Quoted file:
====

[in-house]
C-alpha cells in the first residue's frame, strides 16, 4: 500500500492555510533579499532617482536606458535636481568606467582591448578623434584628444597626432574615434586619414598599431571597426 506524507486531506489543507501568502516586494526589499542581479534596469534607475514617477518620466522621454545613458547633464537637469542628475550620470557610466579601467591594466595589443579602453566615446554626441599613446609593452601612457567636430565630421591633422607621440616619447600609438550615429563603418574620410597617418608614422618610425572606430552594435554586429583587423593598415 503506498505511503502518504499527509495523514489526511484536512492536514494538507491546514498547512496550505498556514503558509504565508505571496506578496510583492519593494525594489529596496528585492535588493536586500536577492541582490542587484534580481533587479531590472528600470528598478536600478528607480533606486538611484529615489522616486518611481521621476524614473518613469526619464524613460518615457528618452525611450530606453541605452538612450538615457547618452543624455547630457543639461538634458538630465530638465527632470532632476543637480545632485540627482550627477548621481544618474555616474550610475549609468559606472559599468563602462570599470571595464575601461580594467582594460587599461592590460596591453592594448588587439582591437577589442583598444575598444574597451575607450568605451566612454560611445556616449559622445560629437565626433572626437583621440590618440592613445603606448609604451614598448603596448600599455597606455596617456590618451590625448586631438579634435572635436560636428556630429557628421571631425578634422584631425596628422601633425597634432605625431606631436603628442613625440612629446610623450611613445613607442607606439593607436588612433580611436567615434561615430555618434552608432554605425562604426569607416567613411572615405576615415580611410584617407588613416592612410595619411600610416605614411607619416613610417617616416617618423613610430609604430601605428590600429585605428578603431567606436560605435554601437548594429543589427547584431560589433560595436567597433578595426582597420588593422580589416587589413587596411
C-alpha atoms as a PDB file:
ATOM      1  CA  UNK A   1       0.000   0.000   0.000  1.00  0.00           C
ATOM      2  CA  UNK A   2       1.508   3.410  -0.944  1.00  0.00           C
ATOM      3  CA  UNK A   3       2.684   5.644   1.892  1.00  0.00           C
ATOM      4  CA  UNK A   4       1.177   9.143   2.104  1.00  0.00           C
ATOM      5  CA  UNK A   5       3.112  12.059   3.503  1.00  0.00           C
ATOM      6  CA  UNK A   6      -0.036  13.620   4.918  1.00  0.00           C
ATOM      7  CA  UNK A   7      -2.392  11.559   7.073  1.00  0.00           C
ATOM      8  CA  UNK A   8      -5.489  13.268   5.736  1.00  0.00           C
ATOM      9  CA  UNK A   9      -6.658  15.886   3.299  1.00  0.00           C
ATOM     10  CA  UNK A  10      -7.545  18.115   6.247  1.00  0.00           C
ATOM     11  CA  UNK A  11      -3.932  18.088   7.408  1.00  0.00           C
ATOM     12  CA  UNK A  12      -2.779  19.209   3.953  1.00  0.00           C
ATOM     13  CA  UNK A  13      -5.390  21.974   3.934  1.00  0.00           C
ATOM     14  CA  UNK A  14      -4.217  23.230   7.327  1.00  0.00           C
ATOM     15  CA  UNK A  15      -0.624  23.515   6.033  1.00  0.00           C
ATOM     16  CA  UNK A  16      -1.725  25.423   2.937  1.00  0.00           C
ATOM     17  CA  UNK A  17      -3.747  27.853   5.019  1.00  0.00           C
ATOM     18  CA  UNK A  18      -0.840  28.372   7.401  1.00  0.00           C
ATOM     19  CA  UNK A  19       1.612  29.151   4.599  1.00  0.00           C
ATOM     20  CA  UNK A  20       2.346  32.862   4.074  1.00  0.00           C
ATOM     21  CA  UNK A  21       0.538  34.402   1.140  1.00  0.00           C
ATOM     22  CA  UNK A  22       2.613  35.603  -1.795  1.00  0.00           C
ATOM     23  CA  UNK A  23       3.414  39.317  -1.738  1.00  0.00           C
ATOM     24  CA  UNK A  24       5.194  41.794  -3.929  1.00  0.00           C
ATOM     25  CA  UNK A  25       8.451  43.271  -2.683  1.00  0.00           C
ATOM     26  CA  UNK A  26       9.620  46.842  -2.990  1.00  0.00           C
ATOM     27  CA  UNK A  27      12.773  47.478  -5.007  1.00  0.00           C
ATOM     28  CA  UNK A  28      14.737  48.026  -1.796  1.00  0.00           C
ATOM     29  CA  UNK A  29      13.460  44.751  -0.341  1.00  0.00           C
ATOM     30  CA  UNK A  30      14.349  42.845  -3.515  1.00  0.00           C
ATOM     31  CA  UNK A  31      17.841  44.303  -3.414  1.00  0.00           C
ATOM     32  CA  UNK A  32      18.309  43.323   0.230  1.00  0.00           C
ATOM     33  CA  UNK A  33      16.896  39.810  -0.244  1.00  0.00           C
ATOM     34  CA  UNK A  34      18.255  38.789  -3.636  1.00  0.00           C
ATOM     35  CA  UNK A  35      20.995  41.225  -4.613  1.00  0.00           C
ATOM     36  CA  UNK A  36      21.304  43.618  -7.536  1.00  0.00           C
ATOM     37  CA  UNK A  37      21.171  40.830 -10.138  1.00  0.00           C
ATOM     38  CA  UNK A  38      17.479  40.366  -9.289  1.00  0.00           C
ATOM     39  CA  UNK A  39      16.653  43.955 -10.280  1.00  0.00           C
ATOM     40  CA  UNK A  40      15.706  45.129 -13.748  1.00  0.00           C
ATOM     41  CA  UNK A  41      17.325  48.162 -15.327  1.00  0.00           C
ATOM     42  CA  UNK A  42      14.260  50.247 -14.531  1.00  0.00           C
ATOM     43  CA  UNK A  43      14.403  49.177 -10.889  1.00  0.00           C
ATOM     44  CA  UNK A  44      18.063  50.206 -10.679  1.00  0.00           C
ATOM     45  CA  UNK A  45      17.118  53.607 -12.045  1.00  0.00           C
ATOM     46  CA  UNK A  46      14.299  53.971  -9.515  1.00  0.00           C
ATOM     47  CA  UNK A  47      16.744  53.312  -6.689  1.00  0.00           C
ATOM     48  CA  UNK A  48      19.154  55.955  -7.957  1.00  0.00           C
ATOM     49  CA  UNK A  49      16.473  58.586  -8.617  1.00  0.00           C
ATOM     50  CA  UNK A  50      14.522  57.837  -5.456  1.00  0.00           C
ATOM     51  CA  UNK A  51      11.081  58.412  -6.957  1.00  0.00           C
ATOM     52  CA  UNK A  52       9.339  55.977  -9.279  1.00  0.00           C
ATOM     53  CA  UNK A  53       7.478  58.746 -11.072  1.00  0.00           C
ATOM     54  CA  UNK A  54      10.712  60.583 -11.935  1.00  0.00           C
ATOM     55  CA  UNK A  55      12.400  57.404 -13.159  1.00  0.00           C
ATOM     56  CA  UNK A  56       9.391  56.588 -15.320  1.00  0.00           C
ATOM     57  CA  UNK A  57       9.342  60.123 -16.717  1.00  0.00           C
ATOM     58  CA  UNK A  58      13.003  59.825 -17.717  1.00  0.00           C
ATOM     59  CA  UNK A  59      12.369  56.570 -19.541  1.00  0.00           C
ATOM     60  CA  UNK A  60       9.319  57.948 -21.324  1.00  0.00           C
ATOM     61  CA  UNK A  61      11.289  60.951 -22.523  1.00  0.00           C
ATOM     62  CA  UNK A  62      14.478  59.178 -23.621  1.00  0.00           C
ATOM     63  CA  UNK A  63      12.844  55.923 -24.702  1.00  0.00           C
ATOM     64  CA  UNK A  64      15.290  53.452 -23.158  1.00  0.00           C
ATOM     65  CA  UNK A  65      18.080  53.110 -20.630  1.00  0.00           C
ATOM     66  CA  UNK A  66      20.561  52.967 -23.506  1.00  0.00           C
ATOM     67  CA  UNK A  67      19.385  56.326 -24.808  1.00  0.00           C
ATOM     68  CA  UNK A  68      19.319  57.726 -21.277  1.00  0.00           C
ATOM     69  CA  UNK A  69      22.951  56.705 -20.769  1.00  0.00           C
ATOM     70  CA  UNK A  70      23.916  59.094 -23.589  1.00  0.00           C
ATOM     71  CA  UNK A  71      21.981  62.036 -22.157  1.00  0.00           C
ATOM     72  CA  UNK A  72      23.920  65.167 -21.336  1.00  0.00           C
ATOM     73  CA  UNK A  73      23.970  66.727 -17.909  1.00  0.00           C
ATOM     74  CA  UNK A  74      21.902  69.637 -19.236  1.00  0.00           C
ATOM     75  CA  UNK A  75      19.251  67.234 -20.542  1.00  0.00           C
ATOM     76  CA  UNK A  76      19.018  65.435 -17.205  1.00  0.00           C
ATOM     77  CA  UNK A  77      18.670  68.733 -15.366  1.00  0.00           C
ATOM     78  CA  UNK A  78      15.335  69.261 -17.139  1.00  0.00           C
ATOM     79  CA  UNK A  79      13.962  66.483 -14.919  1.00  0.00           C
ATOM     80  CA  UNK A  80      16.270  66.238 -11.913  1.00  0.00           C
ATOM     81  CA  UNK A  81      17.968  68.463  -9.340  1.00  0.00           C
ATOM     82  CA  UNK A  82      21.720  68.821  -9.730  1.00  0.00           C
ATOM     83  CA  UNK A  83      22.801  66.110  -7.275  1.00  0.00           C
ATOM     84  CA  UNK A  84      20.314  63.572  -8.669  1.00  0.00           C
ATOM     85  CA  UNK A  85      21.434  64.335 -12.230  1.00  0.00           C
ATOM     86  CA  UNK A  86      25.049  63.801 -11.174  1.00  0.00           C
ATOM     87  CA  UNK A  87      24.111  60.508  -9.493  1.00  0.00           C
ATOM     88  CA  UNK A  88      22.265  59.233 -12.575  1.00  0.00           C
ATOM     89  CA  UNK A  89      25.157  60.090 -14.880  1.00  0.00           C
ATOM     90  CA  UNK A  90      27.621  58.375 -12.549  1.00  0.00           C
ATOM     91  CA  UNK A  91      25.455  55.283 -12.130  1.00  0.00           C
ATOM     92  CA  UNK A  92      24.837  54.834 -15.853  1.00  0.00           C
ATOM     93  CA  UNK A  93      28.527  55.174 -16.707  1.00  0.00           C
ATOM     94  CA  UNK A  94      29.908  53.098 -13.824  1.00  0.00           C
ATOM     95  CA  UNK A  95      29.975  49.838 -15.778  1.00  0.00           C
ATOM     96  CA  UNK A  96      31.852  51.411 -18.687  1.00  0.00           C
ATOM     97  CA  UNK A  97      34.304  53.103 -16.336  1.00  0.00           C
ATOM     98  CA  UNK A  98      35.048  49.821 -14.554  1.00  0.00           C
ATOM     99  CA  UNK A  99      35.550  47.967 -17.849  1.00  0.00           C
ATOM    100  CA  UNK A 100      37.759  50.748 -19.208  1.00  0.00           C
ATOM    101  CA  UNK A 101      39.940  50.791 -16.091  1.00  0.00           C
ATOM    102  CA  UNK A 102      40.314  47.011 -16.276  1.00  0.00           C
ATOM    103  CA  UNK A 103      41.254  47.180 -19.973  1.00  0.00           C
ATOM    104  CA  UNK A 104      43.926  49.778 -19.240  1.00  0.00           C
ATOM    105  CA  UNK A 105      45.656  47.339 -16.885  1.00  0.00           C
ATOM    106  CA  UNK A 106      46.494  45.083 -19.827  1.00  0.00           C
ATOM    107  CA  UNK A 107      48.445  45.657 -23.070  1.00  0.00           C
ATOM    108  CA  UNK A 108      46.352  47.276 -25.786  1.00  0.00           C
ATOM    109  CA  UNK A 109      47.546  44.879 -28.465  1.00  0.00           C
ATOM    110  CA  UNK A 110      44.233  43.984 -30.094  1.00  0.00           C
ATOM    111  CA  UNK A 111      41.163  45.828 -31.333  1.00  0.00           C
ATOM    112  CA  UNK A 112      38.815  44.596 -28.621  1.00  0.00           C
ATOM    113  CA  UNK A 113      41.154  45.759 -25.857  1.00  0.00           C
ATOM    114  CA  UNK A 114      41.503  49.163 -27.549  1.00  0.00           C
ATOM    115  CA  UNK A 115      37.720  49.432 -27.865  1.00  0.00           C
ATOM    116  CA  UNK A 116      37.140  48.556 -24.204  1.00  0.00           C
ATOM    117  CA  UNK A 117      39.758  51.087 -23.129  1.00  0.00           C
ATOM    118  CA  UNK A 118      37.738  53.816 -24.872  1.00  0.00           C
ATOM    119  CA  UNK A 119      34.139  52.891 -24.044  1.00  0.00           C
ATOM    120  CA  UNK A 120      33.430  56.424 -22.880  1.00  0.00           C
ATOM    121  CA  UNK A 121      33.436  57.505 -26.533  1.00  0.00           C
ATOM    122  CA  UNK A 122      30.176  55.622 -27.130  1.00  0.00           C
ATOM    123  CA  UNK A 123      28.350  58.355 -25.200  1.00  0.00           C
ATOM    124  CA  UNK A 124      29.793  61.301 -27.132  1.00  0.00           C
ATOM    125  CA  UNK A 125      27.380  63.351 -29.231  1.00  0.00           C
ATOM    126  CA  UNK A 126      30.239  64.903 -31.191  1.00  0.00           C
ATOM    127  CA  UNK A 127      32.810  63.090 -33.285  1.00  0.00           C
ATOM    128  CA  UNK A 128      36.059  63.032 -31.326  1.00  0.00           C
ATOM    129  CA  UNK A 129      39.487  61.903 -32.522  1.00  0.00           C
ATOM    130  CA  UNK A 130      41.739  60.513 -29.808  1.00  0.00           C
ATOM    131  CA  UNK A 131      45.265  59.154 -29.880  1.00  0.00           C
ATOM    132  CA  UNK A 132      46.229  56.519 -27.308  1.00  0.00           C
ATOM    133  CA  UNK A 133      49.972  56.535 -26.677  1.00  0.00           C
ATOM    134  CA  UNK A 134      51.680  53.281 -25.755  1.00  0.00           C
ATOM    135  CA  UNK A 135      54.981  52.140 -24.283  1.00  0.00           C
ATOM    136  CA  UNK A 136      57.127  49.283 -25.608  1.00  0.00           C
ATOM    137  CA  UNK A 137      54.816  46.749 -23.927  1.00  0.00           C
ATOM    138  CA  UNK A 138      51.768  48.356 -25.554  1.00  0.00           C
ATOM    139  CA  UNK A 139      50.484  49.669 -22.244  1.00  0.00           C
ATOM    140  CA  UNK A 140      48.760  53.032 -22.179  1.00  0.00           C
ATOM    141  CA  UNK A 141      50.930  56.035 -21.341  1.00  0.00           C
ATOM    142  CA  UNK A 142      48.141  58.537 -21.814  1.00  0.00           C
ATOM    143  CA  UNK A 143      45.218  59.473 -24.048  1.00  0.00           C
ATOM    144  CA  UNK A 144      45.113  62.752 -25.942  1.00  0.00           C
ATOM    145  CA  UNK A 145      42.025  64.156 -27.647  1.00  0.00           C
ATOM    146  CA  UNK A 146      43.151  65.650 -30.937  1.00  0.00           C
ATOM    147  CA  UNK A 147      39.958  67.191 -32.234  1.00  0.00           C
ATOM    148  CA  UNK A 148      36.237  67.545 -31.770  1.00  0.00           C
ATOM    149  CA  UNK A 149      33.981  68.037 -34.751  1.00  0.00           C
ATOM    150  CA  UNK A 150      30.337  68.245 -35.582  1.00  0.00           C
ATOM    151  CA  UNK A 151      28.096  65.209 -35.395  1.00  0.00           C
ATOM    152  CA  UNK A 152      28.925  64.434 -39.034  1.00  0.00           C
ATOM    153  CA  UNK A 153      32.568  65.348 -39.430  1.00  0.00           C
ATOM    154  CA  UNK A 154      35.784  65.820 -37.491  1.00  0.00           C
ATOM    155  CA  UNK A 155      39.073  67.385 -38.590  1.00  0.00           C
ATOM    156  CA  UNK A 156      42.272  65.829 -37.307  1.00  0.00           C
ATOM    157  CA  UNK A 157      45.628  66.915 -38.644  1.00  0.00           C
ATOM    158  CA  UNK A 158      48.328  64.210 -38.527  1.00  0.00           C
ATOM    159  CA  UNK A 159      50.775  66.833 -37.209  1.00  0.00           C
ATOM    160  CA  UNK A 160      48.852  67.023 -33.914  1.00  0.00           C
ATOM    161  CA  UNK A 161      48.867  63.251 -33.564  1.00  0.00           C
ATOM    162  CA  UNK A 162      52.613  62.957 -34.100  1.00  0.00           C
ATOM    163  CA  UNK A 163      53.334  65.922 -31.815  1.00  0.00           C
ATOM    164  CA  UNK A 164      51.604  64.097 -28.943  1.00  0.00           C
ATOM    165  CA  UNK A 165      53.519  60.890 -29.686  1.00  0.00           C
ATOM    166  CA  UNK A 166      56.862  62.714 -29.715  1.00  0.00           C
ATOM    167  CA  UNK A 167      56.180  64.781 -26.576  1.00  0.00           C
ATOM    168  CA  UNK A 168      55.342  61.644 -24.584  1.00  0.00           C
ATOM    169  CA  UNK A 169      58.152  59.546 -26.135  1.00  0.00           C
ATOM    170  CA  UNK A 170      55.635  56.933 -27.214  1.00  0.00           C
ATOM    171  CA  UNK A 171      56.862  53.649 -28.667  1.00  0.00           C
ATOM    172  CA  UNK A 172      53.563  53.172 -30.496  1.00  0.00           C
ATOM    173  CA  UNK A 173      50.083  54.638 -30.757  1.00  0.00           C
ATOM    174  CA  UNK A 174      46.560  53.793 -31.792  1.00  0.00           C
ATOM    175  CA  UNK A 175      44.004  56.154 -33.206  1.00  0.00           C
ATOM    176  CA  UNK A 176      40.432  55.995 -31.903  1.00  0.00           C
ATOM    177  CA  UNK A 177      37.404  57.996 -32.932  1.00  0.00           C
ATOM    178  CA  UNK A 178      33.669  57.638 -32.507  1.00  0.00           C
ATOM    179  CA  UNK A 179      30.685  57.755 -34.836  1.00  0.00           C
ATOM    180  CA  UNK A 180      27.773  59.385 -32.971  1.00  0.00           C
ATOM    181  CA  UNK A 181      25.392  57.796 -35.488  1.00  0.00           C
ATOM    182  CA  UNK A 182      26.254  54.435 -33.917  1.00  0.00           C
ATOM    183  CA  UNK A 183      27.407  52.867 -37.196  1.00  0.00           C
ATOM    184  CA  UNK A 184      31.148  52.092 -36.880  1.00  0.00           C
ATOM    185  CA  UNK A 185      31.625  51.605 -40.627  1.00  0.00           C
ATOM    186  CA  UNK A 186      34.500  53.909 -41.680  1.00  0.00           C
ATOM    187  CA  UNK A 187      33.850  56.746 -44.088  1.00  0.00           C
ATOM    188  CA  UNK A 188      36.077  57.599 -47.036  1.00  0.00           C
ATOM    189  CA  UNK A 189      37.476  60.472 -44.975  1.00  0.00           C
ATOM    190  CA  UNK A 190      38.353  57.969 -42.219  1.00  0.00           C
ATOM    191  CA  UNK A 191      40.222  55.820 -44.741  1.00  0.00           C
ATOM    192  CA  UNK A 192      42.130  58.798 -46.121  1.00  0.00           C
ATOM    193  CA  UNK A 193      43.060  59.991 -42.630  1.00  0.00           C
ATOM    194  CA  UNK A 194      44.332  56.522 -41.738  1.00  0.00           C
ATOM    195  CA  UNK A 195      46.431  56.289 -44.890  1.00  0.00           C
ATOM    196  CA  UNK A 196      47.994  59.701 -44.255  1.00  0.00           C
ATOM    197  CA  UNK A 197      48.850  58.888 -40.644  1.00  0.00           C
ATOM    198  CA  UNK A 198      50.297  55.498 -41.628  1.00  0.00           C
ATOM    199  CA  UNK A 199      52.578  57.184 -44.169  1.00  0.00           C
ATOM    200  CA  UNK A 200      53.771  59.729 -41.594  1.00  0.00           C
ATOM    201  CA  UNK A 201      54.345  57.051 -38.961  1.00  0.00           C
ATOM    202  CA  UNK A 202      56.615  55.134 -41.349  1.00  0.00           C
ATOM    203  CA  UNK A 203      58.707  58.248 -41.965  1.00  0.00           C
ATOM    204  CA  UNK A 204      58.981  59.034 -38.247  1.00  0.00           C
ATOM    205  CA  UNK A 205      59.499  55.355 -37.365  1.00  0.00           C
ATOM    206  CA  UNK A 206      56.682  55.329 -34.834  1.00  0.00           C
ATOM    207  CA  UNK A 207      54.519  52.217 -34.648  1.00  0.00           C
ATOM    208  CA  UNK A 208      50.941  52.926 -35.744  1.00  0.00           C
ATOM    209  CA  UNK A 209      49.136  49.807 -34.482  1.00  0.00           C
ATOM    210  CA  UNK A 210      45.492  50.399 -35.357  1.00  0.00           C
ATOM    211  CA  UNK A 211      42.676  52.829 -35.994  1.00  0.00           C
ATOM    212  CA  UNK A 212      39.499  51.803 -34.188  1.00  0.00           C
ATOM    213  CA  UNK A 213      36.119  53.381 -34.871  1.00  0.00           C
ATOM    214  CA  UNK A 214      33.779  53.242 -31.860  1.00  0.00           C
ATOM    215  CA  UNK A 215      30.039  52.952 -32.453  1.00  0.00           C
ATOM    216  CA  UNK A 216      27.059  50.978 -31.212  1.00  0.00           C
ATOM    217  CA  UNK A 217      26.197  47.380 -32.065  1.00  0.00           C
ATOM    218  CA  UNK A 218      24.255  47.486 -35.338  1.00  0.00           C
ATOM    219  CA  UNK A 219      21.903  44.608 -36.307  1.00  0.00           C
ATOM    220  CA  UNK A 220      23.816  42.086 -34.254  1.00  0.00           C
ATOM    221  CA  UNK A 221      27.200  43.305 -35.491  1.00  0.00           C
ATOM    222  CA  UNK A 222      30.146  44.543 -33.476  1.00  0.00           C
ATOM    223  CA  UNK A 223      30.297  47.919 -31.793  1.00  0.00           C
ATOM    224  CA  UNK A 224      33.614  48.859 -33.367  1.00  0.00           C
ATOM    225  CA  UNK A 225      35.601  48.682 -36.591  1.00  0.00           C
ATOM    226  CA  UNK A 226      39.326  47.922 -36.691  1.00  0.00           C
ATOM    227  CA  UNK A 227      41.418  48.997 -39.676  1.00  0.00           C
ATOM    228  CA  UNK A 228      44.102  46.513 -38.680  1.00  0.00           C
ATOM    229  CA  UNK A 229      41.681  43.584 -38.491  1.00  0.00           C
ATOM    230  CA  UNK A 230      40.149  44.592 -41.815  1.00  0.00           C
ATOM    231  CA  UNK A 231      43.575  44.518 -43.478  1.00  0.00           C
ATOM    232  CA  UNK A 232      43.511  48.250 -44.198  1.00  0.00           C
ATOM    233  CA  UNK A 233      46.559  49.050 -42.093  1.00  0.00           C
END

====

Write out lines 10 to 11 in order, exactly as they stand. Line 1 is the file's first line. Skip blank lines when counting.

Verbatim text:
ATOM      7  CA  UNK A   7      -2.392  11.559   7.073  1.00  0.00           C
ATOM      8  CA  UNK A   8      -5.489  13.268   5.736  1.00  0.00           C